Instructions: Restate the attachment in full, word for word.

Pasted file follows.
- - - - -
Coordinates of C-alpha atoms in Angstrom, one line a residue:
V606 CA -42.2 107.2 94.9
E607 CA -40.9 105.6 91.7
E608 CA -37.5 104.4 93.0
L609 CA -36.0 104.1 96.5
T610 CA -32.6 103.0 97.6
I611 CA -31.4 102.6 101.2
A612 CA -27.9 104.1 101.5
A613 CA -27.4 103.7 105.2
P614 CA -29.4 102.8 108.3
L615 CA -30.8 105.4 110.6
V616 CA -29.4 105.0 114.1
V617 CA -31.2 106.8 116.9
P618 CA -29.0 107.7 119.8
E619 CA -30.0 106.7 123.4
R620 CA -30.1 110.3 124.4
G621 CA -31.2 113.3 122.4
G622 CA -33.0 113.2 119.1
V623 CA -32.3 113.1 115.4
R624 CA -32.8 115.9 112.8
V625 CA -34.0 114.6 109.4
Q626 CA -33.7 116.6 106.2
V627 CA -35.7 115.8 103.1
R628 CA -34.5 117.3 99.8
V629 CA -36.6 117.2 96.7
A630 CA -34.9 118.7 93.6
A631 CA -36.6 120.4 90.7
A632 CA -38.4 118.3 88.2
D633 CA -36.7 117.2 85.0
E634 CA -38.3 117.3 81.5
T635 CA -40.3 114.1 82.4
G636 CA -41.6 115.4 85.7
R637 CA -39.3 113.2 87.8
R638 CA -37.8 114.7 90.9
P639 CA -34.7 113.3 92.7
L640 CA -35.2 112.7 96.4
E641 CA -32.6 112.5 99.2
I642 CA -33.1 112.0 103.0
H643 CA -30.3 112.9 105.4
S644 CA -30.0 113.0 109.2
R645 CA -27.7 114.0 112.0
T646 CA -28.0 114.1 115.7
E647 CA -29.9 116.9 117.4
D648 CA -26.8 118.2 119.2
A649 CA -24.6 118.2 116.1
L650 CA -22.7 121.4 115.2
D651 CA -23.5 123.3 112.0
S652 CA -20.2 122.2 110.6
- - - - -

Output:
Coordinates of C-alpha atoms in Angstrom, one line a residue:
V606 CA -42.2 107.2 94.9
E607 CA -40.9 105.6 91.7
E608 CA -37.5 104.4 93.0
L609 CA -36.0 104.1 96.5
T610 CA -32.6 103.0 97.6
I611 CA -31.4 102.6 101.2
A612 CA -27.9 104.1 101.5
A613 CA -27.4 103.7 105.2
P614 CA -29.4 102.8 108.3
L615 CA -30.8 105.4 110.6
V616 CA -29.4 105.0 114.1
V617 CA -31.2 106.8 116.9
P618 CA -29.0 107.7 119.8
E619 CA -30.0 106.7 123.4
R620 CA -30.1 110.3 124.4
G621 CA -31.2 113.3 122.4
G622 CA -33.0 113.2 119.1
V623 CA -32.3 113.1 115.4
R624 CA -32.8 115.9 112.8
V625 CA -34.0 114.6 109.4
Q626 CA -33.7 116.6 106.2
V627 CA -35.7 115.8 103.1
R628 CA -34.5 117.3 99.8
V629 CA -36.6 117.2 96.7
A630 CA -34.9 118.7 93.6
A631 CA -36.6 120.4 90.7
A632 CA -38.4 118.3 88.2
D633 CA -36.7 117.2 85.0
E634 CA -38.3 117.3 81.5
T635 CA -40.3 114.1 82.4
G636 CA -41.6 115.4 85.7
R637 CA -39.3 113.2 87.8
R638 CA -37.8 114.7 90.9
P639 CA -34.7 113.3 92.7
L640 CA -35.2 112.7 96.4
E641 CA -32.6 112.5 99.2
I642 CA -33.1 112.0 103.0
H643 CA -30.3 112.9 105.4
S644 CA -30.0 113.0 109.2
R645 CA -27.7 114.0 112.0
T646 CA -28.0 114.1 115.7
E647 CA -29.9 116.9 117.4
D648 CA -26.8 118.2 119.2
A649 CA -24.6 118.2 116.1
L650 CA -22.7 121.4 115.2
D651 CA -23.5 123.3 112.0
S652 CA -20.2 122.2 110.6